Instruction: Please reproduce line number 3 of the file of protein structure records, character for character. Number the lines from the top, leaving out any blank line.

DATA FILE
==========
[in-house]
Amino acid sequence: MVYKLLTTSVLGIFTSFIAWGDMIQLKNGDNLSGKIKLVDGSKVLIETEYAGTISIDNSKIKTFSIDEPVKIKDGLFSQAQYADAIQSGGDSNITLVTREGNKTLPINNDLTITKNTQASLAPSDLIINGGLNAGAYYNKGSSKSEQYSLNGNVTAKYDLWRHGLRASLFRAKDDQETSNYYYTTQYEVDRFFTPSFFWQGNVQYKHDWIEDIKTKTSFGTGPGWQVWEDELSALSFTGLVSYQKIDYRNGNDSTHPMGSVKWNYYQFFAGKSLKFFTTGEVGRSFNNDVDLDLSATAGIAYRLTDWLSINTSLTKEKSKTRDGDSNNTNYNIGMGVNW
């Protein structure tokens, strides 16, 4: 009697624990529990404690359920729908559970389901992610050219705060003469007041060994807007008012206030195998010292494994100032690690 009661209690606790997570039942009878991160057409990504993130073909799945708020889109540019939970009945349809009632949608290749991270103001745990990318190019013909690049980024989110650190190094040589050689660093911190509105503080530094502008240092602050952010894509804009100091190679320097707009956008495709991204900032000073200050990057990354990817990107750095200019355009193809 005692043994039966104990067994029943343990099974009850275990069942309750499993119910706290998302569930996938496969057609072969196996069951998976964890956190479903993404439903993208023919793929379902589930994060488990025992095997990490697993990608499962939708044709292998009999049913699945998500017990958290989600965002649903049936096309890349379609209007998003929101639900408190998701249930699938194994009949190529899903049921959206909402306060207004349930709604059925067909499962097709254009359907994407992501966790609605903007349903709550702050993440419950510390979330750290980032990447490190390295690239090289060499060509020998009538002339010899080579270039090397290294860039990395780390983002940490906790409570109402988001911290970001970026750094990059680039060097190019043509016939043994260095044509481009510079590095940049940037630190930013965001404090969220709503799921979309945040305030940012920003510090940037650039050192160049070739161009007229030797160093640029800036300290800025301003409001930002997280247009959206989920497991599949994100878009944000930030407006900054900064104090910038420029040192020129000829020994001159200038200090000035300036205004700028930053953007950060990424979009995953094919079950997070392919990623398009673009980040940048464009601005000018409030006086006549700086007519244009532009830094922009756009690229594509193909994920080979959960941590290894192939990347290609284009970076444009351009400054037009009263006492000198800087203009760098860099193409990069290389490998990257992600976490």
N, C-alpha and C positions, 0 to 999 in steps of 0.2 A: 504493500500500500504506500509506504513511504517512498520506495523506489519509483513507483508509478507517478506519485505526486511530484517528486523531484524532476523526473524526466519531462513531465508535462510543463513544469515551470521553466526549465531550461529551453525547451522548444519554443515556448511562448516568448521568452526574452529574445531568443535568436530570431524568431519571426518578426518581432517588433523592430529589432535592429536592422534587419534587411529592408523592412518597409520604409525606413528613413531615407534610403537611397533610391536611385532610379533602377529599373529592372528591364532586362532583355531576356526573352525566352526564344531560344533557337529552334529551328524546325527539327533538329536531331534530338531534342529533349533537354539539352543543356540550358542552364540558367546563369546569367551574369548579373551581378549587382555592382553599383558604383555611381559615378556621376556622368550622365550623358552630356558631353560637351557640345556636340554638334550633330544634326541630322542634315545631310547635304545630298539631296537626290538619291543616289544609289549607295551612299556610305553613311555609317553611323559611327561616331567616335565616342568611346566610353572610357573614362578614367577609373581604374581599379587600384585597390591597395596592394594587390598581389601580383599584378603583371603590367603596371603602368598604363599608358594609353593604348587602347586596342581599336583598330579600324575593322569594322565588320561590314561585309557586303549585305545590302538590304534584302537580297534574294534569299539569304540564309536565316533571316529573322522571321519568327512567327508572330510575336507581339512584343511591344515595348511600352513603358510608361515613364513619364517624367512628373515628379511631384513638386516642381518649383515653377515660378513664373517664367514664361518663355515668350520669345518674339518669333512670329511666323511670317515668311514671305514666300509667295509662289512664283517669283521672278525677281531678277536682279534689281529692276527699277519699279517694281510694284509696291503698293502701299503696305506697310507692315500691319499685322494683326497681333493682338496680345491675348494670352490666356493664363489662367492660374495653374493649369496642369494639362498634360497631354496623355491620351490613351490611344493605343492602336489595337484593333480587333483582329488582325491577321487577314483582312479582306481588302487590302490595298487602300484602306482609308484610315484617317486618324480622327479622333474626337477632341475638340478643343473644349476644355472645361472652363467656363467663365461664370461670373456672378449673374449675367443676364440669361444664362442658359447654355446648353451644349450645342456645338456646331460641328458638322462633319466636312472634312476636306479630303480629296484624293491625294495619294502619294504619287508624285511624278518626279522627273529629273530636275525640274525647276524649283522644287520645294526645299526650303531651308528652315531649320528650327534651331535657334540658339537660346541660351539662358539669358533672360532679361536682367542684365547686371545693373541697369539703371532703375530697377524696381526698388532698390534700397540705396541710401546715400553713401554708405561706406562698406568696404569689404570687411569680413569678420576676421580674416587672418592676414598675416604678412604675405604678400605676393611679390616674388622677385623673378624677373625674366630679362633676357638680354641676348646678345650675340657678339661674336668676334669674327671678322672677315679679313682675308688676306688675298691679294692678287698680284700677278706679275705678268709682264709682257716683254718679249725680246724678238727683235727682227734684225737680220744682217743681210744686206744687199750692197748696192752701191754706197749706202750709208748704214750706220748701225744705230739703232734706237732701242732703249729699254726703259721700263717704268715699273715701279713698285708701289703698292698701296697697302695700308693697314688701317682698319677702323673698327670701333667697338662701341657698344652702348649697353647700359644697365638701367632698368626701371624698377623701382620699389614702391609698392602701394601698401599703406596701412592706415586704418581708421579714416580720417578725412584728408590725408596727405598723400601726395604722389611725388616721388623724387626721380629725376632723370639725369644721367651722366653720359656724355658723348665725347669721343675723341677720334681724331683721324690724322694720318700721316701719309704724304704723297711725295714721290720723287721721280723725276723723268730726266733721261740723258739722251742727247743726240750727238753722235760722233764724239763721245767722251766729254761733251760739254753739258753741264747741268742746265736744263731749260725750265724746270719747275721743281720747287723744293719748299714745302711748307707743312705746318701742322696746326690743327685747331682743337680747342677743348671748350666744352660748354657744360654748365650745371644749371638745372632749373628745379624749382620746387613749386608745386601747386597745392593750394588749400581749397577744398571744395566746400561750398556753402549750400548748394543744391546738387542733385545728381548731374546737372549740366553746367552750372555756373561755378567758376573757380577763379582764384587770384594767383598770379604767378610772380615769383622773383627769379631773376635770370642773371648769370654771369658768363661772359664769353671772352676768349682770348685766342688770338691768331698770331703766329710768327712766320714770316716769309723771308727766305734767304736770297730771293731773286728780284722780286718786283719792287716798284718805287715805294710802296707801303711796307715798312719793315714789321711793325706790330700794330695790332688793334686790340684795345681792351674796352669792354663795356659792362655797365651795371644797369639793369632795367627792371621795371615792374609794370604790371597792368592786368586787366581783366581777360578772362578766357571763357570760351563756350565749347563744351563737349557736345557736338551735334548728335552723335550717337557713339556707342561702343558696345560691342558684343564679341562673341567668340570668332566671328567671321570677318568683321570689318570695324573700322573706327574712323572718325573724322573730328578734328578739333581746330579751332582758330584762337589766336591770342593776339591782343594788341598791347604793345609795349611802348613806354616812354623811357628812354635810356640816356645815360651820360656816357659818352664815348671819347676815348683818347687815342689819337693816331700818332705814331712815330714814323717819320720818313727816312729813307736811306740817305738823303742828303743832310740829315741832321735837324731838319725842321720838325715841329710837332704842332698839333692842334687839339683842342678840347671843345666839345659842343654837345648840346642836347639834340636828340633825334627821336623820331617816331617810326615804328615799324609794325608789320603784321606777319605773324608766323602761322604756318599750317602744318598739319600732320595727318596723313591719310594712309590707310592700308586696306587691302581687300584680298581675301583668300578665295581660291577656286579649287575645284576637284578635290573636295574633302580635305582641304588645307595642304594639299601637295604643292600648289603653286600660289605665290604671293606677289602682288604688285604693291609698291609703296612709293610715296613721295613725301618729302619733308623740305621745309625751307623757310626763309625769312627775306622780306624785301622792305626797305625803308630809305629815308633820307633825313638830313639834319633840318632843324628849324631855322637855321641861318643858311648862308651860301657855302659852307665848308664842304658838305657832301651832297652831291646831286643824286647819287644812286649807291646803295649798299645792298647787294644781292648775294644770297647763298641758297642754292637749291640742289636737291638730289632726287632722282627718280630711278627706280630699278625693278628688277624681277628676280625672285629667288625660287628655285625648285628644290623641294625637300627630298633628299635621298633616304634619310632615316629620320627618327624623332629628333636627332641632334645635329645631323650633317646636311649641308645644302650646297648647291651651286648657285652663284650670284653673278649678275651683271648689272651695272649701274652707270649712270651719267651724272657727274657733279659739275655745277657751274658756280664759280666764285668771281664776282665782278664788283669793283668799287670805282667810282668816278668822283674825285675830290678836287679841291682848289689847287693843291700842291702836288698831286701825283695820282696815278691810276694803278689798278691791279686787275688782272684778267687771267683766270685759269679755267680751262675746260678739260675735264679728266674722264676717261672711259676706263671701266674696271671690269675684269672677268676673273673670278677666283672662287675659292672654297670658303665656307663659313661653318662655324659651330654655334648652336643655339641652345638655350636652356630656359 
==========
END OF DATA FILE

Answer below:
């Protein structure tokens, strides 16, 4: 009697624990529990404690359920729908559970389901992610050219705060003469007041060994807007008012206030195998010292494994100032690690 009661209690606790997570039942009878991160057409990504993130073909799945708020889109540019939970009945349809009632949608290749991270103001745990990318190019013909690049980024989110650190190094040589050689660093911190509105503080530094502008240092602050952010894509804009100091190679320097707009956008495709991204900032000073200050990057990354990817990107750095200019355009193809 005692043994039966104990067994029943343990099974009850275990069942309750499993119910706290998302569930996938496969057609072969196996069951998976964890956190479903993404439903993208023919793929379902589930994060488990025992095997990490697993990608499962939708044709292998009999049913699945998500017990958290989600965002649903049936096309890349379609209007998003929101639900408190998701249930699938194994009949190529899903049921959206909402306060207004349930709604059925067909499962097709254009359907994407992501966790609605903007349903709550702050993440419950510390979330750290980032990447490190390295690239090289060499060509020998009538002339010899080579270039090397290294860039990395780390983002940490906790409570109402988001911290970001970026750094990059680039060097190019043509016939043994260095044509481009510079590095940049940037630190930013965001404090969220709503799921979309945040305030940012920003510090940037650039050192160049070739161009007229030797160093640029800036300290800025301003409001930002997280247009959206989920497991599949994100878009944000930030407006900054900064104090910038420029040192020129000829020994001159200038200090000035300036205004700028930053953007950060990424979009995953094919079950997070392919990623398009673009980040940048464009601005000018409030006086006549700086007519244009532009830094922009756009690229594509193909994920080979959960941590290894192939990347290609284009970076444009351009400054037009009263006492000198800087203009760098860099193409990069290389490998990257992600976490």